REPLY #18c TO|
Boldfaced statements are parts of the original essay (or a subsequent reply) to which the respondent has directed his comments.
Italicized/emphasized comments prefaced by (R) are those of the respondent and are presented unedited.
My replies appear under the respondent's comments in blue text and are prefaced by my initials (MB).
This is the last of a three-part reply.
"X exists" is a positive position. "X does not
exist" is a negative position. Substitute anything you want for
"X" -- the concept does not change.
(R) The statement that X exists is the statement that X exists,
nothing more. You can call it the positive position, or the advocate
position, or the purple-and-orange position, but it doesn't change
(MB) Do you understand what the words "positive" and "negative" mean? If you
did, there would be no arguments here. Do you understand that statements of
existence require some evidence in support in order to have any validity? Do
you understand that this applies without regard to whatever it might be for
which existence is being claimed?
The positions are also not equal. There are a finite number of
things that exist. There are an infinite number of things that do not
exist. Therefore, if only from a probabilistic standpoint, it is
reasonable to assume that any given "X" does not exist unless it is
(R) A finite number of things which exist? O.K. smart guy,
(MB) Surely, you jest. Do you understand the difference between "finite" and
"infinite"? Do you understand that the universe is finite in size and extent?
Do you understand that it is impossible to have an infinite number of things in
any finite space? Why are you even arguing the point except to evade directly
(R) Even if this statement were true, the finite number would
be so immense as to make any difference in probabilities so small as
to be zero. The positions are exactly equal.
(MB) I guess you don't understand the concept of "infinite" (or "finite", for
that matter). There is no finite number (no matter how immense) that even
begins to approach infinity. Your argument is mathematically invalid. That
makes your conclusion meaningless.
Now, substitute "God" for "Harvey" and you will come
up with the same answers.
(R) No, you won't, because Harvey is fictional by definition and
a belief in him cannot be justified. God is not fictional.
(MB) According to your previous arguments, any belief for which there is no
support is justifiable so long as it can't be proven wrong. Also, you have
previously stated that fiction can contain non-fictional elements. Can you
prove that Harvey is not a non-fictional element that has been included into a
fictional story? If not, then, by your own arguments, you must accept the
proposed existences of Harvey and God as being equal.
The only evidence for Harvey is in a film. The only evidence
for God is in a book.
(R) The Bible is not a single book, it is a collection of 66 books,
written by different authors over a period of more than ten
centuries. Many other volumes have been written on the subject as
(MB) The Bible is a compendium of the laws, beliefs, stories, and histories of
the Jews. The history can be confirmed by independent evidence. Subsequent
books that just echo what's written in the Bible do not provide any such
verification of its contents. Without the Bible, the other books will not be
written. A parallel could be drawn with Star Trek. Without Gene Roddenberry's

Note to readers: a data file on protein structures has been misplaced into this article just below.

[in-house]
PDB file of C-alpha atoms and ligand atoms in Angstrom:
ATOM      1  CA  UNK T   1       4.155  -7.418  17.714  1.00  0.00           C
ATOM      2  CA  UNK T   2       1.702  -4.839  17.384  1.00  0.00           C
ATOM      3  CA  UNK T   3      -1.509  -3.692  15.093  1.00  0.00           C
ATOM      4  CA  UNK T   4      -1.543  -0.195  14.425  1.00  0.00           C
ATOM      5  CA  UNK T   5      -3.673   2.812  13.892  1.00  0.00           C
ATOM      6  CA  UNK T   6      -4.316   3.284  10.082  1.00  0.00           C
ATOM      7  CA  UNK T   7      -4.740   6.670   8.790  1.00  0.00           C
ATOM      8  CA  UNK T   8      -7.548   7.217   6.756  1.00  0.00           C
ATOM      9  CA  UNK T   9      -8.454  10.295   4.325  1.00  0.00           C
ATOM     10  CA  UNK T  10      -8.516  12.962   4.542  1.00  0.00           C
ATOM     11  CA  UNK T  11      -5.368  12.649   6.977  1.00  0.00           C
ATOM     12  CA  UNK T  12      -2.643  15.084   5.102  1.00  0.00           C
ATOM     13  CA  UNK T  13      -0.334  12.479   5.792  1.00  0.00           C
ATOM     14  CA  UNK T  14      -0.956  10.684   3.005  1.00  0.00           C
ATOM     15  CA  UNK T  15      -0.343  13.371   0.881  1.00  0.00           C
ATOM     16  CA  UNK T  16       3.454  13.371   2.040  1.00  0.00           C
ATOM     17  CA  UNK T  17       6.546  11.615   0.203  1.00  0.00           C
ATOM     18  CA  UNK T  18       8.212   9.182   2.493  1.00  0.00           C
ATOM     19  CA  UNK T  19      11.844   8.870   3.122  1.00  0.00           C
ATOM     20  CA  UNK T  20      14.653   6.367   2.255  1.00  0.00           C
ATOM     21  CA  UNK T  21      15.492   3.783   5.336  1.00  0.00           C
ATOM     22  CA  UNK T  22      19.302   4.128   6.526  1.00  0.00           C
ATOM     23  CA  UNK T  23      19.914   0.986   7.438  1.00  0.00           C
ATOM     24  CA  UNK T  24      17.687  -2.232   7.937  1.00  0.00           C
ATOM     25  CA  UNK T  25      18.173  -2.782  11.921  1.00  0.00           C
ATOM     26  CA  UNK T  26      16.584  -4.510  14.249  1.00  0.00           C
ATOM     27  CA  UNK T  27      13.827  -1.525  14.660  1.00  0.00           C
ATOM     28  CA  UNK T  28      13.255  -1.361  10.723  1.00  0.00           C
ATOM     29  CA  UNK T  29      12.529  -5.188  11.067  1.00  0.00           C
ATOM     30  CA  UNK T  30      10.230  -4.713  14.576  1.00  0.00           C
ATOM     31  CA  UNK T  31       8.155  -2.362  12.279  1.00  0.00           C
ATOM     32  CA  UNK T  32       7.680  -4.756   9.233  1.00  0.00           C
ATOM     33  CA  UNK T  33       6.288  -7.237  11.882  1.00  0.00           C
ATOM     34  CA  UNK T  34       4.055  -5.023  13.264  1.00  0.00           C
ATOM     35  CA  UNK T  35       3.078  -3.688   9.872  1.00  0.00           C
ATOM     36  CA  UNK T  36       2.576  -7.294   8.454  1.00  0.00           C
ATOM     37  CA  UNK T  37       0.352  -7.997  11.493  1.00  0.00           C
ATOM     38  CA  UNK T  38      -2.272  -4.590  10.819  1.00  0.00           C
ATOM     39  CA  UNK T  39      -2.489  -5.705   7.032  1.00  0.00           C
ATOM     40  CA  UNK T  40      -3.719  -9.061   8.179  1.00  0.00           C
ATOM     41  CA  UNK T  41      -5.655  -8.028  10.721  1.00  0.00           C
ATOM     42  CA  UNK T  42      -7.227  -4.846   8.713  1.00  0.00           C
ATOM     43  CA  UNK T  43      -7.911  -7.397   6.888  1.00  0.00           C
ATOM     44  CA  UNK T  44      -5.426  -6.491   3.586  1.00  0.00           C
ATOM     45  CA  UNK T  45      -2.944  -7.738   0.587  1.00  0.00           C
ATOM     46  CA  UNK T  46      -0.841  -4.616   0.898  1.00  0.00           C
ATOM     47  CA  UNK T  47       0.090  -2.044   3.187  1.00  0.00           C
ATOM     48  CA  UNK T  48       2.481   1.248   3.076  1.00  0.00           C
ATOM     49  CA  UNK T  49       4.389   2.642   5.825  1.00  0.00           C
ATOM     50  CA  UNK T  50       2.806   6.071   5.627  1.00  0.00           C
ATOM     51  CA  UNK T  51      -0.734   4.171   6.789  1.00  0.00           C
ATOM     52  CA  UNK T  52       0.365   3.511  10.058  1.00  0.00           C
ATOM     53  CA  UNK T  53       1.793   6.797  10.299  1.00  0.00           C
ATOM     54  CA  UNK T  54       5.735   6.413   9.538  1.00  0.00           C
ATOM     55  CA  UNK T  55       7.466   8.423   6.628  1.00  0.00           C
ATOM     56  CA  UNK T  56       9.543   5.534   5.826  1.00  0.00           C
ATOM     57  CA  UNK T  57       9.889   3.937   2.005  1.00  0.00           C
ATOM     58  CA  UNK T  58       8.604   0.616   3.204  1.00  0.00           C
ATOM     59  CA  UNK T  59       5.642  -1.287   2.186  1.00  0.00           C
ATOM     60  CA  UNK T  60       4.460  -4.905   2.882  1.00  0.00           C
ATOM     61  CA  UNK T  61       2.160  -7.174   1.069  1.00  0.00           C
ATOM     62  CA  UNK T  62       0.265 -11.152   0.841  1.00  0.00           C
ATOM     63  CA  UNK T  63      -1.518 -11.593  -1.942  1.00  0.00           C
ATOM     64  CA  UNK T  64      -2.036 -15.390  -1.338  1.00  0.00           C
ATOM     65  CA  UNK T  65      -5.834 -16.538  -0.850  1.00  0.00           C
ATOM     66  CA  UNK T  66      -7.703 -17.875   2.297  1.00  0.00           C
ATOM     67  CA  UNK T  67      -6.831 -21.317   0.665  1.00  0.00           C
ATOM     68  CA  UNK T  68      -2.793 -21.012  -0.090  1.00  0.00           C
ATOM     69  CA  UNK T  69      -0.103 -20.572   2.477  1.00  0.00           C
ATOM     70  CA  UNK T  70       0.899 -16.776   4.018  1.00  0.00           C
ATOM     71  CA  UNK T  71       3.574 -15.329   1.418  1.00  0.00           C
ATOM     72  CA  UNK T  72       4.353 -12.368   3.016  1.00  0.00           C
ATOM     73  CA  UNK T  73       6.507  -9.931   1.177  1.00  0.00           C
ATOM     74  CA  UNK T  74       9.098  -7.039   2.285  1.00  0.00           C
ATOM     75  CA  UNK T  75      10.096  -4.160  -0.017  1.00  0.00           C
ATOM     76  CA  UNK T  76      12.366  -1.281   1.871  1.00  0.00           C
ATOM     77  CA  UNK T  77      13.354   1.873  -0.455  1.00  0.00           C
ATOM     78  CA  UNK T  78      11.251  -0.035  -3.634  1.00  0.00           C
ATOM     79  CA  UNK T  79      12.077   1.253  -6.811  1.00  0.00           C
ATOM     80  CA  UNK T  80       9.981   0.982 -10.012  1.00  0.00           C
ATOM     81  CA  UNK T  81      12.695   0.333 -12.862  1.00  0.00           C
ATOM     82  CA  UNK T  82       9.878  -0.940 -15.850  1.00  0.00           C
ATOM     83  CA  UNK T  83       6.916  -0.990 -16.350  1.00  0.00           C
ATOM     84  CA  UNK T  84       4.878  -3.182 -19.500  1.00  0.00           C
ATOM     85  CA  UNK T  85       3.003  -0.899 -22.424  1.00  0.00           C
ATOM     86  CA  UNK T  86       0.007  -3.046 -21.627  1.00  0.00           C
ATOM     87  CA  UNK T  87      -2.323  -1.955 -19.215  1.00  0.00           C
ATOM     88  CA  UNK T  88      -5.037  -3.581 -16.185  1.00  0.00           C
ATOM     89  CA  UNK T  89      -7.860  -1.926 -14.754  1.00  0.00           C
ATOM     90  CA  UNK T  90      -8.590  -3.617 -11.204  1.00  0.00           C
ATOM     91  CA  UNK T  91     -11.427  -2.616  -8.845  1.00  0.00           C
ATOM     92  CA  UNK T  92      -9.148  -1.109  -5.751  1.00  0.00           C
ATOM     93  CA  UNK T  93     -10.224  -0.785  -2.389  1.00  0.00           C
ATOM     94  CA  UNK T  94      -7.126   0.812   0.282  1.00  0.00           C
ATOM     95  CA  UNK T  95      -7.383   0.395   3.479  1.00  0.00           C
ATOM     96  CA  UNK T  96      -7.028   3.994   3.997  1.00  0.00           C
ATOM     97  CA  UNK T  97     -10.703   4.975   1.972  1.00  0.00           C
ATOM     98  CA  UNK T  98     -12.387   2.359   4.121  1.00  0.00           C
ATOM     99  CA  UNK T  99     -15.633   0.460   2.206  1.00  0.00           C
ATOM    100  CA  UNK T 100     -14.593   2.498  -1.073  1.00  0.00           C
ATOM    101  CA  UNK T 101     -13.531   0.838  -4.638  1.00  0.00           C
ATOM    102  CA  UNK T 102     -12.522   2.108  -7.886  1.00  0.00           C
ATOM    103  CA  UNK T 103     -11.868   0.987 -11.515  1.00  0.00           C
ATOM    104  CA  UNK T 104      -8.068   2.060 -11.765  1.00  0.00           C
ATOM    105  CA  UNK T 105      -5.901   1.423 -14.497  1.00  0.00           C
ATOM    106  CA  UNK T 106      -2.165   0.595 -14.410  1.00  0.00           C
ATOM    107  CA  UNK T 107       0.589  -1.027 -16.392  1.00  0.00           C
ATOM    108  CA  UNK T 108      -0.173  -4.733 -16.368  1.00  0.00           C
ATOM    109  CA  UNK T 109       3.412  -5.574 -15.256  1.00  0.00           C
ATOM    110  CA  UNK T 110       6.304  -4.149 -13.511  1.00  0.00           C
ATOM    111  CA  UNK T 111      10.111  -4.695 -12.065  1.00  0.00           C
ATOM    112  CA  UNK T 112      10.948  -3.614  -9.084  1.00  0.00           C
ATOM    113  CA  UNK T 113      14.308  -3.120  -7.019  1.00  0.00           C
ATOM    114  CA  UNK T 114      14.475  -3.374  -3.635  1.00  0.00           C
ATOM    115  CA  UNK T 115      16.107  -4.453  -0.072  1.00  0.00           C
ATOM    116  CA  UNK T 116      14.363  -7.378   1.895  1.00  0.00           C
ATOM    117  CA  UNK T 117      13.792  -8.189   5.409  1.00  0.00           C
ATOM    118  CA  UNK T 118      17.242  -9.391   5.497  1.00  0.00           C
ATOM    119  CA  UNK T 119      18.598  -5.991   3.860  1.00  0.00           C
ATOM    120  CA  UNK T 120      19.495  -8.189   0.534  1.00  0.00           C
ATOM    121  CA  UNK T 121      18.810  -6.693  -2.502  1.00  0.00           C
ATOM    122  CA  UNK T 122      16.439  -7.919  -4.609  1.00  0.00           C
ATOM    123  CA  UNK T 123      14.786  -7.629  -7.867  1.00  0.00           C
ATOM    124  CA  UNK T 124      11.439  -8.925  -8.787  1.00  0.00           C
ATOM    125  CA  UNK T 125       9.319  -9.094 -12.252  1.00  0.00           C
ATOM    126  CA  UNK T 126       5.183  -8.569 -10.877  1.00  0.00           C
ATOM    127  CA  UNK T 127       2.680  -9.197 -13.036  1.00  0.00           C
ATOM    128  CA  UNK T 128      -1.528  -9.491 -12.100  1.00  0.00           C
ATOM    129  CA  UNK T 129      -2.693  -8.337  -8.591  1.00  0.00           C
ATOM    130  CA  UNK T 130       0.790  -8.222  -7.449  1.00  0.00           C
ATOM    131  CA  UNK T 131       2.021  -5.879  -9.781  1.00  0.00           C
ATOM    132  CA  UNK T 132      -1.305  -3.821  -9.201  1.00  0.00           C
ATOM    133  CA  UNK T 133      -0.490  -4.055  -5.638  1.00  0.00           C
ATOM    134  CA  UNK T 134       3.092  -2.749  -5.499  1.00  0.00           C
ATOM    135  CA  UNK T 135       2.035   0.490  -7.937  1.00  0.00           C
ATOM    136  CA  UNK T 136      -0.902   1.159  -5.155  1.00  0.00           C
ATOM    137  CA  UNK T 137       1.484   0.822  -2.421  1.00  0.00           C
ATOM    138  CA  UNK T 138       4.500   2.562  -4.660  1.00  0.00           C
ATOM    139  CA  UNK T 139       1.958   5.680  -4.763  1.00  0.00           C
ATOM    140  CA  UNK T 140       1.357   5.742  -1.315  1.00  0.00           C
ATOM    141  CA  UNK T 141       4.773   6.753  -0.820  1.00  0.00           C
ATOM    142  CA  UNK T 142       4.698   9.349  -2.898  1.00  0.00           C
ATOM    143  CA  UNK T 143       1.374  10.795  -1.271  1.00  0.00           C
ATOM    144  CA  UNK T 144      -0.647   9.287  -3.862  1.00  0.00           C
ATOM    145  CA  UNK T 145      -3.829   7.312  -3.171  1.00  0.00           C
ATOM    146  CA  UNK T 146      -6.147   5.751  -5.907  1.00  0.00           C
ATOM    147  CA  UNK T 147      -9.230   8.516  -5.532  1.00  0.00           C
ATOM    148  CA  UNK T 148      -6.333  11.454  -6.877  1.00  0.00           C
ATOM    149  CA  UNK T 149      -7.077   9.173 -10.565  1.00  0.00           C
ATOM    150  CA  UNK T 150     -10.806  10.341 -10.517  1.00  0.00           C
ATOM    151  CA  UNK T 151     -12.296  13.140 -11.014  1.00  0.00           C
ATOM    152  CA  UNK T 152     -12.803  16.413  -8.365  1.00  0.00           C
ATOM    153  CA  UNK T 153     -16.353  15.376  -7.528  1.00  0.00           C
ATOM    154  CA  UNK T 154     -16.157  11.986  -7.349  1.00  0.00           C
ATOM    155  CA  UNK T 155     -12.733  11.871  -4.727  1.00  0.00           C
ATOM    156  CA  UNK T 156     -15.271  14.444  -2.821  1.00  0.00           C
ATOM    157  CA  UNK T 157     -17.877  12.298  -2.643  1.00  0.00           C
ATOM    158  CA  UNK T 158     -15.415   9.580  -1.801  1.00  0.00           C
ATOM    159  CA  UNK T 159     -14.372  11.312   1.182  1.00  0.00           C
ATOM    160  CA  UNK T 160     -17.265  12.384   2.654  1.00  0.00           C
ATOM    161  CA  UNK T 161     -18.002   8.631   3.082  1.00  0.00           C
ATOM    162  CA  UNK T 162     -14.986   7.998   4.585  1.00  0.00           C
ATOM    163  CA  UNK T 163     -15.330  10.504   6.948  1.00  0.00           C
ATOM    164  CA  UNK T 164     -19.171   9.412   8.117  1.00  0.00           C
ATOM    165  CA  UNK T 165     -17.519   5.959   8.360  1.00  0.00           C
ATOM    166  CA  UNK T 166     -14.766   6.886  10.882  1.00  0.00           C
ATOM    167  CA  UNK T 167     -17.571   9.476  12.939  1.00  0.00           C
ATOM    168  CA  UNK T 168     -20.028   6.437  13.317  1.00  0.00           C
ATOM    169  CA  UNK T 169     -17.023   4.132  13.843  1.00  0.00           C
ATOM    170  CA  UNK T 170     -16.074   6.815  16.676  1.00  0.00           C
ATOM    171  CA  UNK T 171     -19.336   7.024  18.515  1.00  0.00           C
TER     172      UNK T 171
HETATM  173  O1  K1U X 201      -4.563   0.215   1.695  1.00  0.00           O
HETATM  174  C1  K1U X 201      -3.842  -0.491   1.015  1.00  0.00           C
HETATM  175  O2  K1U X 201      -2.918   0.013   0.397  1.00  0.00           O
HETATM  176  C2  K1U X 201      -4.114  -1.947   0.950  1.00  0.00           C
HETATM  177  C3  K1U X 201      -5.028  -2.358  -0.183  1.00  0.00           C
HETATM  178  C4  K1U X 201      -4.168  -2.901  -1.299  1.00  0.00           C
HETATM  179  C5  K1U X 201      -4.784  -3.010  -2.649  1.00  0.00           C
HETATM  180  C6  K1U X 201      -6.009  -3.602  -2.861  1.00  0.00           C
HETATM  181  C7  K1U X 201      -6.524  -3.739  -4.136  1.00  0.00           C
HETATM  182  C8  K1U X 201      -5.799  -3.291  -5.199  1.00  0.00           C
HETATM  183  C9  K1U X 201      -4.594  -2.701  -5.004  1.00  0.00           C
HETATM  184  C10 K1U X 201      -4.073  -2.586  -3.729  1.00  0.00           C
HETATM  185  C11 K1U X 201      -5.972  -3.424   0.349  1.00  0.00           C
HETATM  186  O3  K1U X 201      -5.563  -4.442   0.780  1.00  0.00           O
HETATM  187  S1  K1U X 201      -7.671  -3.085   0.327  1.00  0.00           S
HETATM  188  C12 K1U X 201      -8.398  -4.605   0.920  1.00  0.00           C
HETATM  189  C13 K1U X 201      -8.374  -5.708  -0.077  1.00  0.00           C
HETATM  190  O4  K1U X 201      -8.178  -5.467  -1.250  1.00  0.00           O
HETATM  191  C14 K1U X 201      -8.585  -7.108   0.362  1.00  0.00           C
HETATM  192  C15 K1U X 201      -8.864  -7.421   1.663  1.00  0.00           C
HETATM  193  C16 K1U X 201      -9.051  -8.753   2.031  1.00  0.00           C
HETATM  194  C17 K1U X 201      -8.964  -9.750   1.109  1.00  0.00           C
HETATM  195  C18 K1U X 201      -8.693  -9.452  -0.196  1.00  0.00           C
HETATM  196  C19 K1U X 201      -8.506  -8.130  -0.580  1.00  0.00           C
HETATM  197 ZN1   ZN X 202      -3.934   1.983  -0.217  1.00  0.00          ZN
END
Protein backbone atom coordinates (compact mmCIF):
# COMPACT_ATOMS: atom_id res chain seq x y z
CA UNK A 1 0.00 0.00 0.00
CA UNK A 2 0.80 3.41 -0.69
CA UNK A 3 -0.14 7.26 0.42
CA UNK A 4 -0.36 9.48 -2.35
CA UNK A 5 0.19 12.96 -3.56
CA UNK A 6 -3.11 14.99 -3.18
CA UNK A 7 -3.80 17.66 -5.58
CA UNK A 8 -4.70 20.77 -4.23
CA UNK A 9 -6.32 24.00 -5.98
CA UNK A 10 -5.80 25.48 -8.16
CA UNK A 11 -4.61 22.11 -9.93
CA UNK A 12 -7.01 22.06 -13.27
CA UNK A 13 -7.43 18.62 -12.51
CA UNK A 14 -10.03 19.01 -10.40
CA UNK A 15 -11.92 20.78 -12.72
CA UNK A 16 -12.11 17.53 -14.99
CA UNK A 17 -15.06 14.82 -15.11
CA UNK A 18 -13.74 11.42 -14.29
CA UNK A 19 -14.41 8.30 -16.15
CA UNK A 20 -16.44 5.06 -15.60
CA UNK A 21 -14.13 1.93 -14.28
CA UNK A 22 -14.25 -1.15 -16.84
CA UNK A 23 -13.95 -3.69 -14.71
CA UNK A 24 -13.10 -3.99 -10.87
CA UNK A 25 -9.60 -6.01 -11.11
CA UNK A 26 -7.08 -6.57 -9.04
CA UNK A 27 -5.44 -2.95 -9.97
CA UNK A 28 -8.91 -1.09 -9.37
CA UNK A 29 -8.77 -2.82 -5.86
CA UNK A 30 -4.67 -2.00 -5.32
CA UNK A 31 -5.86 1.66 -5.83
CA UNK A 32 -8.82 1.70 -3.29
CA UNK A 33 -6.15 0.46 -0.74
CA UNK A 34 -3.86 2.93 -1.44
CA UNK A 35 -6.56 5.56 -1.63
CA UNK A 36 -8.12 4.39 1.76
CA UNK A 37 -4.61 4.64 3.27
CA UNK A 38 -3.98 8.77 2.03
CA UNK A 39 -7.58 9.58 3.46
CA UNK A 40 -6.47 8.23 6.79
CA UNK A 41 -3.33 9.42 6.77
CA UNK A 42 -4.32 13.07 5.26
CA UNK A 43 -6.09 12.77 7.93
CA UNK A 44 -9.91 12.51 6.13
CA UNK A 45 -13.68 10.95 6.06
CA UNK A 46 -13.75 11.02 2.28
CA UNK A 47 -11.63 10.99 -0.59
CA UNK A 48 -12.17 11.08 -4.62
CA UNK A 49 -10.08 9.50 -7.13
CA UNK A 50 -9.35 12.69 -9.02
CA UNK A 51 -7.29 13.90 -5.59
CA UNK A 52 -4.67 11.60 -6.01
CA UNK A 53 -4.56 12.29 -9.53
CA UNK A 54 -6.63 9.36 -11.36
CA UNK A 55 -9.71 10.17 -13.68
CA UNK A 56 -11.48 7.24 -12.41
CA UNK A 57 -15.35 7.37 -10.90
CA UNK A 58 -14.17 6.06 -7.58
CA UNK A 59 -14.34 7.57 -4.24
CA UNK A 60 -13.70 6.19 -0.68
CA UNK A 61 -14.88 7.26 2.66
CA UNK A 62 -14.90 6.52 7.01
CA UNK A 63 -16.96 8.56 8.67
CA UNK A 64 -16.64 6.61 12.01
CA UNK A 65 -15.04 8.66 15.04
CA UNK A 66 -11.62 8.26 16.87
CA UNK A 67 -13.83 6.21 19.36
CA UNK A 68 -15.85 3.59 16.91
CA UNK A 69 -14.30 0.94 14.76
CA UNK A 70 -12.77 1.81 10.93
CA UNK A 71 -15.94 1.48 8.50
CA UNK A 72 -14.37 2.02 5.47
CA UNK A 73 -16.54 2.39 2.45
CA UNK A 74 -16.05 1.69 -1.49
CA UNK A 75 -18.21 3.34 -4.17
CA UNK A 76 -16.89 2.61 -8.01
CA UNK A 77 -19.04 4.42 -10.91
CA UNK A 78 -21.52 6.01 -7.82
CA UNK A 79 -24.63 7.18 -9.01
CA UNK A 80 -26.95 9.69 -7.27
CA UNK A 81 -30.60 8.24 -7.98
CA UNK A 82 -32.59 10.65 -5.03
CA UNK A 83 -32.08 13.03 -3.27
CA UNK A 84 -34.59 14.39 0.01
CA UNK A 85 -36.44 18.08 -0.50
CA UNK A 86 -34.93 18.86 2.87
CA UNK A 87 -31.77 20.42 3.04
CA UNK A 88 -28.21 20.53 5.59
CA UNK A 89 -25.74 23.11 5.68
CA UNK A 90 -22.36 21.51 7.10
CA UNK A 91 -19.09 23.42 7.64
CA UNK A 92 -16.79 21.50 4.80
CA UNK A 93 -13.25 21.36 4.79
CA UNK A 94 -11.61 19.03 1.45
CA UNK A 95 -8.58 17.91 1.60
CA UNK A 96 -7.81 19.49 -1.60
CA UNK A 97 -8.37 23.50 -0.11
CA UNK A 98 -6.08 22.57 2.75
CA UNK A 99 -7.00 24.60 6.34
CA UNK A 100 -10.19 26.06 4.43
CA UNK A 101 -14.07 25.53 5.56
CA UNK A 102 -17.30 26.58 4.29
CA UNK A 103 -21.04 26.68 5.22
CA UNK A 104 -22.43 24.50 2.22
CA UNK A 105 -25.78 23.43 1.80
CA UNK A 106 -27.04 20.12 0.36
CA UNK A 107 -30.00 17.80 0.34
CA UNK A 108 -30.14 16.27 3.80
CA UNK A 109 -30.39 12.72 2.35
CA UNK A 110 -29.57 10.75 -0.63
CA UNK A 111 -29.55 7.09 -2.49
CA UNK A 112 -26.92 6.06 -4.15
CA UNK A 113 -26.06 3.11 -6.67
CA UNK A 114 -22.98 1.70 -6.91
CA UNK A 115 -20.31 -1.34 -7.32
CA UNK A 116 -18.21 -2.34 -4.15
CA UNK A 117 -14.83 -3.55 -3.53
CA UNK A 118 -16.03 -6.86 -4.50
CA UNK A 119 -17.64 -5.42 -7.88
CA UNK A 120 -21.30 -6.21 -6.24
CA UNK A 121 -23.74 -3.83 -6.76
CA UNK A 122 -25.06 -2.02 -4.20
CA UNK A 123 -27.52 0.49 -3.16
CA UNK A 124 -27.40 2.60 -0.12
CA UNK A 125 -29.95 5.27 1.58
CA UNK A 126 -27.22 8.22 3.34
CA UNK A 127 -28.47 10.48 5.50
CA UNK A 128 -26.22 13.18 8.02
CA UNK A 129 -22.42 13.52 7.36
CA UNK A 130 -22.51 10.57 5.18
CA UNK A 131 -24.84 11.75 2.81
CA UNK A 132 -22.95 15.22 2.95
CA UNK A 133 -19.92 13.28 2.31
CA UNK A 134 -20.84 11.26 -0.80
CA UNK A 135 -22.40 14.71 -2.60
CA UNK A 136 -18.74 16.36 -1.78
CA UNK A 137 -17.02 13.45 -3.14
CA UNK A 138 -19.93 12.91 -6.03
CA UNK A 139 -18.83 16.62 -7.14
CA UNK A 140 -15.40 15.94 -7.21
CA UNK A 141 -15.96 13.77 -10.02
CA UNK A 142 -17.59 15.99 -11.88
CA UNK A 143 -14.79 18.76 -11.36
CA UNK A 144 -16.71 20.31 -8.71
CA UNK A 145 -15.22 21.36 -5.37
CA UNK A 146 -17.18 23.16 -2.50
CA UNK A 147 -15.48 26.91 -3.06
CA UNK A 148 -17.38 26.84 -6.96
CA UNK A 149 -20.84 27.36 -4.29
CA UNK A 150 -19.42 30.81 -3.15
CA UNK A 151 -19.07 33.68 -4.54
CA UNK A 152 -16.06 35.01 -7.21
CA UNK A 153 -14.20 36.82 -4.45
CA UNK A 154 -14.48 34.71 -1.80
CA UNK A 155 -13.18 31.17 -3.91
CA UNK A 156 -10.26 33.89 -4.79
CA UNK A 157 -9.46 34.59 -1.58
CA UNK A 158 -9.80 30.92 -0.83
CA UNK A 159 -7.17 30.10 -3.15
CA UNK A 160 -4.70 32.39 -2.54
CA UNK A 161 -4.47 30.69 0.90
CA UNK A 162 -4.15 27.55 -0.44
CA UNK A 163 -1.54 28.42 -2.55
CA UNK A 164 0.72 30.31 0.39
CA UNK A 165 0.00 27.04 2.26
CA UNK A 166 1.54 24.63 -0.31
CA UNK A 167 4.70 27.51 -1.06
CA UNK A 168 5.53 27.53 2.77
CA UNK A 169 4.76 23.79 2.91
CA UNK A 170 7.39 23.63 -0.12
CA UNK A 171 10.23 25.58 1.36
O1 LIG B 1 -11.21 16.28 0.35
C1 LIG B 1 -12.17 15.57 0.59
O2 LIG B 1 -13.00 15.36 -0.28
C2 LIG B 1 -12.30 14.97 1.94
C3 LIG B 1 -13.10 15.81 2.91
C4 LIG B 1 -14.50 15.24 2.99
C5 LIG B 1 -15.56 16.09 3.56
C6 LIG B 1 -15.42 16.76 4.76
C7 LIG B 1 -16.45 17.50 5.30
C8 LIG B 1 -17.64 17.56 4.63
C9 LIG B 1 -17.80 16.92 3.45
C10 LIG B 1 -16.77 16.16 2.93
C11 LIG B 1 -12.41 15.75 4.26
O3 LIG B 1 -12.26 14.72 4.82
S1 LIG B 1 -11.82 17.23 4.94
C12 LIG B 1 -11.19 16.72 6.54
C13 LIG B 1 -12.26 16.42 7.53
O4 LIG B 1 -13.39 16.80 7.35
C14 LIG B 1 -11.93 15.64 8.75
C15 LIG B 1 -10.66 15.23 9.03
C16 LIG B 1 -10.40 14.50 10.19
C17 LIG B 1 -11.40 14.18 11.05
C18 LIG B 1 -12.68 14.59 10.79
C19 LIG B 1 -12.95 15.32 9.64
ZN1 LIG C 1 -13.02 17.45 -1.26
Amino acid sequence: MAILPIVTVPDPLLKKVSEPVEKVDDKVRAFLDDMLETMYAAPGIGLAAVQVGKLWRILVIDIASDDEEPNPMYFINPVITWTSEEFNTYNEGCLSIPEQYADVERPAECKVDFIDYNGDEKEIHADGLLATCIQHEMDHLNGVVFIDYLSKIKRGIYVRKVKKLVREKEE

original vision, none of the subsequent follow-up products would have been
(R) I have read that over 50,000 books have been written about
the American Civil War. How many hundreds of thousands do you
think have been written on the subject of religion? They weren't
presented as fictional, either.
(MB) So, something becomes valid based solely on the number of books that are
written about it? I guess that means that the starship Enterprise exists, eh?
Also, a book doesn't have to be presented as fiction in order to be rather
dubious in nature. The philosophical works of L. Ron Hubbard are a prime
(R) Saying that the only basis for a belief
in God is in the Bible is like arguing that the only basis of physics is
(MB) In a way, they are similar. Both are compilations of the ideas of their
respective disciplines along with added contributions of the authors. The
difference is that physics still exists in its modern form without Principia to
support it, while the God theory does not exist in its modern form without the
Bible to support it.
Films can be documentaries of real events and characters or
can be entirely fictional -- as can books. Neither a film nor a book
can be used as proof of its own validity -- to do so would be
(R) Exactly. Which is why I never use the Bible in an attempt to
prove God's existence.
(MB) That is why you have quoted Bible verses in previous arguments?
(R) You seem determined to use it to try and prove He doesn't exist, however.
(MB) Since there is nothing else with which to support the existence of God, one
must turn to the book in which he was invented -- the Bible. Since the Bible
also contains the basis upon which Judaism and Christianity are formed, it is
necessary to examine its contents. Since those same religions also claim that
the Bible is the inspired Word of God, one could reasonably expect it to provide
support for his existence.
Such proof would have to come from an outside,
disconnected source. No such authenticating source exists for either
of the characters in question which are depicted in the film or in the
book. Without this, it is reasonable to conclude that each could
possibly be defined as fictional with respect to those particular
(R) Harvey is fictional because the writer who invented him
classified his work as fictional. You're not trying to say it was a
documentary, are you?
(MB) Not at all. I'm just trying to see if you really believe your own
arguments. Just because the work in which Harvey appears is classified as
fiction does not mean all elements contained within the work are also fictional.
You have made this point yourself. Do you stand by it?
How does one judge which elements of a story are fictional or non-fictional?
You need independent evidence! Without such evidence, any given elements
contained within the story are suspect. They aren't considered non-fictional
simply because nobody can prove them wrong.
Consider two real people -- one who believes in Harvey
and one who believes in God. Each believes that his character
exists and talks to him. Neither can prove that his character
actually does exist. It can be argued that there is also no way
to prove that his character does *not* exist.
(R) All you have to do, to show that Harvey doesn't really exist,
is say, "Harvey is a figment of the imagination of a fictional
character in a film." Can you do the same thing with God?
(MB) Yep. If I say that Man created God in his own image and likeness, can you